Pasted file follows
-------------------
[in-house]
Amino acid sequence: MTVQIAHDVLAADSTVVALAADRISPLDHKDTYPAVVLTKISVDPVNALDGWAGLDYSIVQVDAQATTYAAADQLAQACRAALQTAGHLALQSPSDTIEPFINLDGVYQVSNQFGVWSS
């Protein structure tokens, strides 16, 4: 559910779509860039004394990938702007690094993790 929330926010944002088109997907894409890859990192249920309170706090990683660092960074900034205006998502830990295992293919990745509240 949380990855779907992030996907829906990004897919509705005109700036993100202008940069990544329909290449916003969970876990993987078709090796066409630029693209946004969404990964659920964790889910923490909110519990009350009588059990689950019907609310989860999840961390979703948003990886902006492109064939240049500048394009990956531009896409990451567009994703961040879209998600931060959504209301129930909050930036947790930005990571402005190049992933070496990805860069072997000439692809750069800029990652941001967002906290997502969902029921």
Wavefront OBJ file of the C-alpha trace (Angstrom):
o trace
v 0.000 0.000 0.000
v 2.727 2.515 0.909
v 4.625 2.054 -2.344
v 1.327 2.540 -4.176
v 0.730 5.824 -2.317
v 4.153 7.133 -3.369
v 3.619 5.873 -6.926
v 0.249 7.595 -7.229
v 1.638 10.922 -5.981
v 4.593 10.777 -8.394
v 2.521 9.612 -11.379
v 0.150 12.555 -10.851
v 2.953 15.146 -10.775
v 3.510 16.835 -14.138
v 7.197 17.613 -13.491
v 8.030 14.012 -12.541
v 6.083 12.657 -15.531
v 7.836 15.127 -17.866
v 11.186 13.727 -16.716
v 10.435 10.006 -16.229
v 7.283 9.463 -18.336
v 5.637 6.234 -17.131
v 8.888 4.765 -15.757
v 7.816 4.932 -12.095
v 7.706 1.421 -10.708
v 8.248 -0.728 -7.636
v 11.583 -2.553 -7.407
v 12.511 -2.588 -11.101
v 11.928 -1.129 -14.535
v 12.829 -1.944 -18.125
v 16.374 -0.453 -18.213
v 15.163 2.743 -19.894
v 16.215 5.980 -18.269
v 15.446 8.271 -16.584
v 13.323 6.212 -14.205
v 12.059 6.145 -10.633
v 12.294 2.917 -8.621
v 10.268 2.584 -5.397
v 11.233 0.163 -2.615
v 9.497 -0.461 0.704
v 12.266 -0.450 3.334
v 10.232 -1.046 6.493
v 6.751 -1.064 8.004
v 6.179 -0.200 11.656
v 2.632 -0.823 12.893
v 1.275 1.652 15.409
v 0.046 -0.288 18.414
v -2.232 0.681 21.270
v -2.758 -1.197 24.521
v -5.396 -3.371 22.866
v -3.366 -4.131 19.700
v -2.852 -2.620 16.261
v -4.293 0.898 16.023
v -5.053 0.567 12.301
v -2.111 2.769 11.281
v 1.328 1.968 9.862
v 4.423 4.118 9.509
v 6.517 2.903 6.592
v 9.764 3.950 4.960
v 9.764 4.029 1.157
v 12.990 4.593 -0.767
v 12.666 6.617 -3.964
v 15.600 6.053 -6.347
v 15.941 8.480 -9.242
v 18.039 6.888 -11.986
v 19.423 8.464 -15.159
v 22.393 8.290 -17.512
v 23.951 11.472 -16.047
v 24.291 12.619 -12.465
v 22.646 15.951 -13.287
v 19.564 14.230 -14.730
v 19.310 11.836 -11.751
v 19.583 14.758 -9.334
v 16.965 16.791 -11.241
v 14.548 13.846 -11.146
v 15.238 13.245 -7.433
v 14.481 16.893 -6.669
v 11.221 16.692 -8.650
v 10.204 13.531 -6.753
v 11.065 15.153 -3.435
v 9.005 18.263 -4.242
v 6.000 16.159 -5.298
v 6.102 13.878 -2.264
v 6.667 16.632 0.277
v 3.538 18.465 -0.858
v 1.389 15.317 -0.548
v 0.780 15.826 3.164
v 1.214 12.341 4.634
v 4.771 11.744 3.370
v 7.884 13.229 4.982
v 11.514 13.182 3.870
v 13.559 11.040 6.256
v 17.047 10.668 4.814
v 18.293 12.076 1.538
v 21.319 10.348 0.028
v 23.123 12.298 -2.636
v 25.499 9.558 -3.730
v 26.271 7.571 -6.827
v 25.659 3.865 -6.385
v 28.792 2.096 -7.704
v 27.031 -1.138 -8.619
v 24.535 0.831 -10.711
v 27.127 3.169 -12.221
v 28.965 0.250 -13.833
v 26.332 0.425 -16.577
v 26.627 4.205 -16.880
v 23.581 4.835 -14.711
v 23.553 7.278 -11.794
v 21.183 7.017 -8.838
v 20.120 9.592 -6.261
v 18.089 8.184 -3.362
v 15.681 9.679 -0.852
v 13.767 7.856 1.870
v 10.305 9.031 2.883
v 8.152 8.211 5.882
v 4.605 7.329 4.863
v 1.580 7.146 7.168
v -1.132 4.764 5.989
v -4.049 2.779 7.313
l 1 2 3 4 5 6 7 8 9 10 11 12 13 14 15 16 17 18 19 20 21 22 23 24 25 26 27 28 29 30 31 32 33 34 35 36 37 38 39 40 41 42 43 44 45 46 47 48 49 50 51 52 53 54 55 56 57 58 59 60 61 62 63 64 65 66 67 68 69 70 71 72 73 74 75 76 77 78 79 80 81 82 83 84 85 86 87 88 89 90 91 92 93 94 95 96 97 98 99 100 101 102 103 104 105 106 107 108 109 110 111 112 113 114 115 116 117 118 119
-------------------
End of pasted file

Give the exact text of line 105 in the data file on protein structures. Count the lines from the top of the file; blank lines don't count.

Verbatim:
v 28.792 2.096 -7.704